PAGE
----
Figure 6.
 
Depth-resolved OCTA en face images of a mouse (C57BL/6J) retina. (A) Superficial vascular plexus at the NFL/GCL. (B) Intermediate capillary plexus at the IPL. (C) Deep capillary plexus at the OPL. (D) Choroidal vasculature. (E) OCTA en face projection (maximal intensity projection) of retina and choroid vasculature. Red arrows: OCTA projection artifacts.
Figure 6.
 
Depth-resolved OCTA en face images of a mouse (C57BL/6J) retina. (A) Superficial vascular plexus at the NFL/GCL. (B) Intermediate capillary plexus at the IPL. (C) Deep capillary plexus at the OPL. (D) Choroidal vasculature. (E) OCTA en face projection (maximal intensity projection) of retina and choroid vasculature. Red arrows: OCTA projection artifacts.
Figure 7.
 
OCT and OCTA images of an opossum centered on the ONH. (A) Volumetric rendering of the OCT data. (B) En face OCT fundus image. (C) B-scan over the ONH as indicated by the green dashed arrow line in (B). Yellow arrow: hyaloid artery remnant. (D) B-scan acquired peripheral to the ONH as indicated by the red dashed arrow in (B). (E) Representative histological semithin resin section of a gray short-tailed opossum retina stained with toluidine blue.38
Figure 7.
 
OCT and OCTA images of an opossum centered on the ONH. (A) Volumetric rendering of the OCT data. (B) En face OCT fundus image. (C) B-scan over the ONH as indicated by the green dashed arrow line in (B). Yellow arrow: hyaloid artery remnant. (D) B-scan acquired peripheral to the ONH as indicated by the red dashed arrow in (B). (E) Representative histological semithin resin section of a gray short-tailed opossum retina stained with toluidine blue.38
Figure 8.
 
OCTA images of Opossum retina. Depth-resolved OCTA en face images: (A) Superficial vascular plexus at the NFL/GCL. (B, C) Representative fluorescent microscopy images of the superficial retinal vasculature from retinal wholemounts.38 (D) Deep capillary plexus at the OPL. (E) Choroidal vasculature. (F) Depth-projected (maximal projection) en face OCTA image of the retinal and choroidal vasculature. Green arrows: Paired blood vessels. Red arrow: OCTA projection artifact.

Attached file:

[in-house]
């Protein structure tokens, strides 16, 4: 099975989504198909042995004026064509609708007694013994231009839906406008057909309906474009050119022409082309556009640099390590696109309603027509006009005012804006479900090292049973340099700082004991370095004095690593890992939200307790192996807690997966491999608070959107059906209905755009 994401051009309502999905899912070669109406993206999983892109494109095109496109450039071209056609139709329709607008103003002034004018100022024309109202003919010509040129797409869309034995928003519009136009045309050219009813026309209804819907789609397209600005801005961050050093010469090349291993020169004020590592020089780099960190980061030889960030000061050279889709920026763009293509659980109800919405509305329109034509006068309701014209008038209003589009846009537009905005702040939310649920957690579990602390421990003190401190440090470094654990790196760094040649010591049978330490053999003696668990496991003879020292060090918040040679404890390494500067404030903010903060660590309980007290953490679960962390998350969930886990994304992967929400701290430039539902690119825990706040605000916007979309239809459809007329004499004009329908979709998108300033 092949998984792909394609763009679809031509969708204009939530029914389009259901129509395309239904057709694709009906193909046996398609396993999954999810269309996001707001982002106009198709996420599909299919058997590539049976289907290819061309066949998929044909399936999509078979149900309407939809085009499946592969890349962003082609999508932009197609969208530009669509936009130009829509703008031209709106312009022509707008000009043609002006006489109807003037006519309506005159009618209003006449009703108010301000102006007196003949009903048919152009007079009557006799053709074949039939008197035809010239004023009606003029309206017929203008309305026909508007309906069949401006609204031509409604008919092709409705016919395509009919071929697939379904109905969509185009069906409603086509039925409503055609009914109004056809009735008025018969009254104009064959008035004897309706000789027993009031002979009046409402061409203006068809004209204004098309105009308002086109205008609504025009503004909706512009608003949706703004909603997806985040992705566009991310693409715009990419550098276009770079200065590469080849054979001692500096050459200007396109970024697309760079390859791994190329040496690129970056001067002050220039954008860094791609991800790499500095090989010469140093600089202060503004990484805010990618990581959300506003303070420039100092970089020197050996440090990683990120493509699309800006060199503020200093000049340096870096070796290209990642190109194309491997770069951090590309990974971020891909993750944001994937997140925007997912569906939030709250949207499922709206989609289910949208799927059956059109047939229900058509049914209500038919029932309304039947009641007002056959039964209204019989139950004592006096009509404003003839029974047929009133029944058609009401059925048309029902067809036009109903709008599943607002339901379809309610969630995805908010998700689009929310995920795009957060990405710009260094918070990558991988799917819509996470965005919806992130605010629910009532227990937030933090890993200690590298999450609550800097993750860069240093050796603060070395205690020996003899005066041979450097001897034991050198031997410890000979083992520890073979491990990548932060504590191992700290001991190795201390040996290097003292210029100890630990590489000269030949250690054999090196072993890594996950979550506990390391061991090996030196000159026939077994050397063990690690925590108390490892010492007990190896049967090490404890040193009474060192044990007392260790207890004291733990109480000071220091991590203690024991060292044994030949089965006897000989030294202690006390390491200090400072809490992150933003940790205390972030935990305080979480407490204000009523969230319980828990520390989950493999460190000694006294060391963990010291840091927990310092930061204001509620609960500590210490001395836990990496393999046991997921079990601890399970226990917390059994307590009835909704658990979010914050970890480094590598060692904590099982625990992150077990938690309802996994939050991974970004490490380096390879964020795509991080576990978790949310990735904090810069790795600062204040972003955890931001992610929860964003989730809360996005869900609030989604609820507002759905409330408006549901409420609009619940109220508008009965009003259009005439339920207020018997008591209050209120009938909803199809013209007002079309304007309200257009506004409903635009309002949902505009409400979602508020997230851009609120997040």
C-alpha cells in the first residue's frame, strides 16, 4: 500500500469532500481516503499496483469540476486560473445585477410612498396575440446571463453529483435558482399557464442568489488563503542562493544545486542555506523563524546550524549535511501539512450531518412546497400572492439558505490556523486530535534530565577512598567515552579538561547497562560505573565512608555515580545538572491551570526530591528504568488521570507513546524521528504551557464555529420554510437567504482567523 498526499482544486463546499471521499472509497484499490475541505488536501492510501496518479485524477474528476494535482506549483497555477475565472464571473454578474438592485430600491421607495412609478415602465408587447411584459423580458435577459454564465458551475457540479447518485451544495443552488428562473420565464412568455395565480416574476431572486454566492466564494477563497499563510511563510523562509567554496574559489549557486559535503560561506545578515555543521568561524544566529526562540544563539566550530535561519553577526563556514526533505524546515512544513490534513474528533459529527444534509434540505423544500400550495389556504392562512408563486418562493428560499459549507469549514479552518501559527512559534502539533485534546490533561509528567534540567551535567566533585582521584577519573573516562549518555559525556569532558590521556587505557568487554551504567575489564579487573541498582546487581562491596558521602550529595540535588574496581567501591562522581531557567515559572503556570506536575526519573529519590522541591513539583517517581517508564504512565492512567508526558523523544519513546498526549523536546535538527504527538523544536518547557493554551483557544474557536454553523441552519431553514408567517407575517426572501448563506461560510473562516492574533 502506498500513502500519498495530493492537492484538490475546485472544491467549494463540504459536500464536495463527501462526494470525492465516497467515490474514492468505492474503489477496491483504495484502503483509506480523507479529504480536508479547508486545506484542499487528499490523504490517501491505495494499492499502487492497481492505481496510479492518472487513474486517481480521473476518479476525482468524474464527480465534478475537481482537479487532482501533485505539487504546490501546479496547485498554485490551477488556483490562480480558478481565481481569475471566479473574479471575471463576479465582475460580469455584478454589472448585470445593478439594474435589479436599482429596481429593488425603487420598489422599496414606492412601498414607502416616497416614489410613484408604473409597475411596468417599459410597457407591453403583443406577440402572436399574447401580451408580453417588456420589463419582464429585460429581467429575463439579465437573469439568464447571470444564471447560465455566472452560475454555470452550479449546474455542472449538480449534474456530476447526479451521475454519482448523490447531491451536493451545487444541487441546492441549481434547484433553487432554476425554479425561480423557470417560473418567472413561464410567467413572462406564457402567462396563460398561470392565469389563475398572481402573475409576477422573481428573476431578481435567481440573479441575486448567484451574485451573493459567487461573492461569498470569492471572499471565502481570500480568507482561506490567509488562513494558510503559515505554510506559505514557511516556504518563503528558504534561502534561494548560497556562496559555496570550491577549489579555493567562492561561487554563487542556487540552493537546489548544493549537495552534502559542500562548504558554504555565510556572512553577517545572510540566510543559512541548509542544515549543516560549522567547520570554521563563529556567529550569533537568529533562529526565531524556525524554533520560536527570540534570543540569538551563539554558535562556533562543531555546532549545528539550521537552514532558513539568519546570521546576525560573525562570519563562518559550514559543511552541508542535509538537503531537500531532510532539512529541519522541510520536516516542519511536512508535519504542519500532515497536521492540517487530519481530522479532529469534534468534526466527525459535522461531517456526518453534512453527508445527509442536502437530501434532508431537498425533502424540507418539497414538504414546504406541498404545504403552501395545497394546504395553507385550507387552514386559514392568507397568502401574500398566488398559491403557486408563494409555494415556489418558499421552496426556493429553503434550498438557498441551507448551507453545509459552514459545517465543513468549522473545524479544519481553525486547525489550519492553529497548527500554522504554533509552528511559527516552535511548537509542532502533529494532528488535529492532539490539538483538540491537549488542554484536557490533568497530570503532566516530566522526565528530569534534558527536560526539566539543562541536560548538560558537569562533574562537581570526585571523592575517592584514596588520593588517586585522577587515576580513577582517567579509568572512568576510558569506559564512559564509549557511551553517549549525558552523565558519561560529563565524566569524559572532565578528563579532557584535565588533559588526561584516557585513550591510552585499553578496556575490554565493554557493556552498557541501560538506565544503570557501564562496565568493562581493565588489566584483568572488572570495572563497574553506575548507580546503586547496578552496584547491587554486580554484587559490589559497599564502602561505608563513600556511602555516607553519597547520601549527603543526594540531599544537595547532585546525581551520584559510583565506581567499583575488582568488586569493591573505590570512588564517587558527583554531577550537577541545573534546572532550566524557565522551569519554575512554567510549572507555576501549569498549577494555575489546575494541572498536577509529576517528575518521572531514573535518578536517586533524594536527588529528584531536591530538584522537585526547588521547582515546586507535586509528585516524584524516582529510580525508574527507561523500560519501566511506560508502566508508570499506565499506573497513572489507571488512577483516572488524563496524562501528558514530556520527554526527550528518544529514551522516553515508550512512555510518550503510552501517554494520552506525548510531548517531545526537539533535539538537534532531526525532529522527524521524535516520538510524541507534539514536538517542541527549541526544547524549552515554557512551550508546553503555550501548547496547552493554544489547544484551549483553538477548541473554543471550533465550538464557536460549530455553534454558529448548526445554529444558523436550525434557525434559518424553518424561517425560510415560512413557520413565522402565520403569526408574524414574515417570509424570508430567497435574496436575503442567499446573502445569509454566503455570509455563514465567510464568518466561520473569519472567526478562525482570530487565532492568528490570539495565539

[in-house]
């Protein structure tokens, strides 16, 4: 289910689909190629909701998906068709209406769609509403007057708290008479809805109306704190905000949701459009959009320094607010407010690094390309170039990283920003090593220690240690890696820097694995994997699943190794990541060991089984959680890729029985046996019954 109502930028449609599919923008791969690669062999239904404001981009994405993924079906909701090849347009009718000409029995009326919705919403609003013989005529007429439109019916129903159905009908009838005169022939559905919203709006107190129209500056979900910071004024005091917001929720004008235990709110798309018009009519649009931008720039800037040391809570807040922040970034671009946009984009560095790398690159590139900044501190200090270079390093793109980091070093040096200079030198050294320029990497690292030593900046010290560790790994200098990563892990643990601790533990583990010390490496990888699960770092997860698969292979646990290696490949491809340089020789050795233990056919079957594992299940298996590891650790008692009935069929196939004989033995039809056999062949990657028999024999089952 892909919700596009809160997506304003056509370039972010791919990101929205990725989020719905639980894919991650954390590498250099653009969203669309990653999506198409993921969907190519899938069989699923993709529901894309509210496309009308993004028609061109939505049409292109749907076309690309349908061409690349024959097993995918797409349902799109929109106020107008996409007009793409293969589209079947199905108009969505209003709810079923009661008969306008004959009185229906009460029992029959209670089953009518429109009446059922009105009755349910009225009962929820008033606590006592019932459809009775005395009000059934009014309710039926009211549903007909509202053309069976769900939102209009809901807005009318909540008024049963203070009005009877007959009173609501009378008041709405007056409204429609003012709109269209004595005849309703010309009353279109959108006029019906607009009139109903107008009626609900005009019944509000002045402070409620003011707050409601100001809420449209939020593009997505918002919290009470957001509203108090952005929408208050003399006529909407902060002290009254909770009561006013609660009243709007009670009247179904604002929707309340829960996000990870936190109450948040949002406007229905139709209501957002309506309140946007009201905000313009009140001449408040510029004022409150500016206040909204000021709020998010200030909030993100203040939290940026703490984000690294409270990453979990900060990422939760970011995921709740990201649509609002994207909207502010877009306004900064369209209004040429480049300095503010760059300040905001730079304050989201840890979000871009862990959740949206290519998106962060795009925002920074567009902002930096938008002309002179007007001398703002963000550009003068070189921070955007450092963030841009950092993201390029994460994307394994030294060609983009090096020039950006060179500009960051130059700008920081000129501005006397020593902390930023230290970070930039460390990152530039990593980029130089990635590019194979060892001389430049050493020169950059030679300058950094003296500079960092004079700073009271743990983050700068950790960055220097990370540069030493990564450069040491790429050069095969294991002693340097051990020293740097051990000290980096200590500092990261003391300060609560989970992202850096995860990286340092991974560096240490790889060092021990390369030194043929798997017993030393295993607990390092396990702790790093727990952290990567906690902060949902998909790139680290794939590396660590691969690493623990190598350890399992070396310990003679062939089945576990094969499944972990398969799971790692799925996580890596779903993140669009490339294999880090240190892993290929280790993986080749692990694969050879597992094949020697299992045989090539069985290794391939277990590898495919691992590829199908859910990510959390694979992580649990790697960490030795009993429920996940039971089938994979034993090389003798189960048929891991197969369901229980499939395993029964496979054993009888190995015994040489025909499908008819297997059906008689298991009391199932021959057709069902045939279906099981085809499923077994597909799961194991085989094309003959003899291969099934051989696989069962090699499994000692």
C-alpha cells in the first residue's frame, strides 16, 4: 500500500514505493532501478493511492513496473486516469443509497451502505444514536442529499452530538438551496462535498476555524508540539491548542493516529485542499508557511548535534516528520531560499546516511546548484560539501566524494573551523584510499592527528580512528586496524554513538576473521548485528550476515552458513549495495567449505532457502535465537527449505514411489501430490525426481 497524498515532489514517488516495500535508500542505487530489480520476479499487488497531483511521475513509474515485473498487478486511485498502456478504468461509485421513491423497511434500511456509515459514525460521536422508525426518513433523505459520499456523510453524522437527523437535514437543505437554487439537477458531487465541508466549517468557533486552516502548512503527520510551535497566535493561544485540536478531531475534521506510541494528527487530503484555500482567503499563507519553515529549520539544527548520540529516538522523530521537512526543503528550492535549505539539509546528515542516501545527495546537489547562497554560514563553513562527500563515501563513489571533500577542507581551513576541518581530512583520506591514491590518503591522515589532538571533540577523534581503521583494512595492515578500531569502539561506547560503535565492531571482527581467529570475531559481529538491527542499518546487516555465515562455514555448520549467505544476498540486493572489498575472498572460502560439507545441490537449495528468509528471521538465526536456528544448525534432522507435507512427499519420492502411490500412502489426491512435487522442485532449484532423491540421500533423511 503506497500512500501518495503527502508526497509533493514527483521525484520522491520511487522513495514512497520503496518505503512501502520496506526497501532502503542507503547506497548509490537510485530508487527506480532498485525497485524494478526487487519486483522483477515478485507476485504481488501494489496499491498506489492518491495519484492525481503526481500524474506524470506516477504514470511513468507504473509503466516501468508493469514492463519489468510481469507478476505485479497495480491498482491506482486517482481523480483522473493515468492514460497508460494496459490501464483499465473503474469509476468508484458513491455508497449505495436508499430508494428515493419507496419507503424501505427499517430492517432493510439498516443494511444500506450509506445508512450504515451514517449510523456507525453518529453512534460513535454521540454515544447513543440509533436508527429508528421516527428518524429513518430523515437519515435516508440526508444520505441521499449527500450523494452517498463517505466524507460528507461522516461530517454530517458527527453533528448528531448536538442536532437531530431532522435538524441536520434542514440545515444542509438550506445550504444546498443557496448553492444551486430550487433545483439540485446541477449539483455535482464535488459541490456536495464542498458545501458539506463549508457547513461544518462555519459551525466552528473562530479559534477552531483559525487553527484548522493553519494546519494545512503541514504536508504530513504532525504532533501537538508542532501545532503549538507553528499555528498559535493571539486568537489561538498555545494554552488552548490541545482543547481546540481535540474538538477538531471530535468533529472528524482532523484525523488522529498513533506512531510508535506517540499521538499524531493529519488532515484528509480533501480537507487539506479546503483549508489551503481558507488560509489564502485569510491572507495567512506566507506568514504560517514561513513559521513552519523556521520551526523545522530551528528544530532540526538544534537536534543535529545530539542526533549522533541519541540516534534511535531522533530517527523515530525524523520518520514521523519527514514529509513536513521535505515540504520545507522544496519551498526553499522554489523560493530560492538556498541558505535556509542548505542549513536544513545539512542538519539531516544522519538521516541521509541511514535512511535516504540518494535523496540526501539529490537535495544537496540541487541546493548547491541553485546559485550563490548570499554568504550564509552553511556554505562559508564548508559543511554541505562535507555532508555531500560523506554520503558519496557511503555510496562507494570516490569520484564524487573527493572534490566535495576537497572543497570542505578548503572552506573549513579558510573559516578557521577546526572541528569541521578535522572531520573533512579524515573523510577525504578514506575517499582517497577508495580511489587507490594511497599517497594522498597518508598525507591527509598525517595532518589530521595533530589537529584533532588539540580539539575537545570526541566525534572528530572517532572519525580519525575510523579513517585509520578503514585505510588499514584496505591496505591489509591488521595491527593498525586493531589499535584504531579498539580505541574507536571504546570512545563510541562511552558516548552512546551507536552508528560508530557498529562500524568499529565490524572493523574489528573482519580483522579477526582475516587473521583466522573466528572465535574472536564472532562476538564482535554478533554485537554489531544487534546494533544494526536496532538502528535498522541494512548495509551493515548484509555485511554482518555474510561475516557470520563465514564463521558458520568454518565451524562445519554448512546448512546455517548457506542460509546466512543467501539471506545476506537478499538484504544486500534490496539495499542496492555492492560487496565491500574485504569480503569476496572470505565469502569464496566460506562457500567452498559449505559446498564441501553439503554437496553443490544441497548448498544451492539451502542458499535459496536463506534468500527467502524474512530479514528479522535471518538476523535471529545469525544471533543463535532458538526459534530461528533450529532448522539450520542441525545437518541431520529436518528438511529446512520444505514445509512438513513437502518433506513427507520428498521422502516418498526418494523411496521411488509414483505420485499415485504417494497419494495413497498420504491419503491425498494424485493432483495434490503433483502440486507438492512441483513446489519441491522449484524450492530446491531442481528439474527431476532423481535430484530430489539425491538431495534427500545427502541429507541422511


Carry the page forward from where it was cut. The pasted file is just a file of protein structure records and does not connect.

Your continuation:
Figure 8.
 
OCTA images of Opossum retina. Depth-resolved OCTA en face images: (A) Superficial vascular plexus at the NFL/GCL. (B, C) Representative fluorescent microscopy images of the superficial retinal vasculature from retinal wholemounts.38 (D) Deep capillary plexus at the OPL. (E) Choroidal vasculature. (F) Depth-projected (maximal projection) en face OCTA image of the retinal and choroidal vasculature. Green arrows: Paired blood vessels. Red arrow: OCTA projection artifact.
Figure 9.
 
OCT and OCTA images of a great owl. (A) Volumetric rendering of the owl retina. (B) En face OCT intensity projection fundus image of the retina including the pecten (indicated by a solid yellow arrow). (C) B-scan extracted across the pecten as indicated by a dashed green arrow in (B). The solid yellow arrow shows the pecten protruding into the vitreous. (D) B-scan extracted at a position distant to the pecten as indicated by a red dashed arrow in (B). (E) En face OCT intensity projection fundus image of the peripheral retina. (F) B-scan corresponding to the location represented by the blue dashed line in (E). (G) Representative histological section of a great horned owl retina.39 (H) B-scan corresponding to the location represented by the orange dashed arrow in (E). OCTA en face image: (I) Depth-projected (average) OCTA image of the choroid. The pink hollow arrow indicates a subRPE lesion (reminisce a focal druse found in human retinas). Scale bars: Vertical = 50 µm.
Figure 9.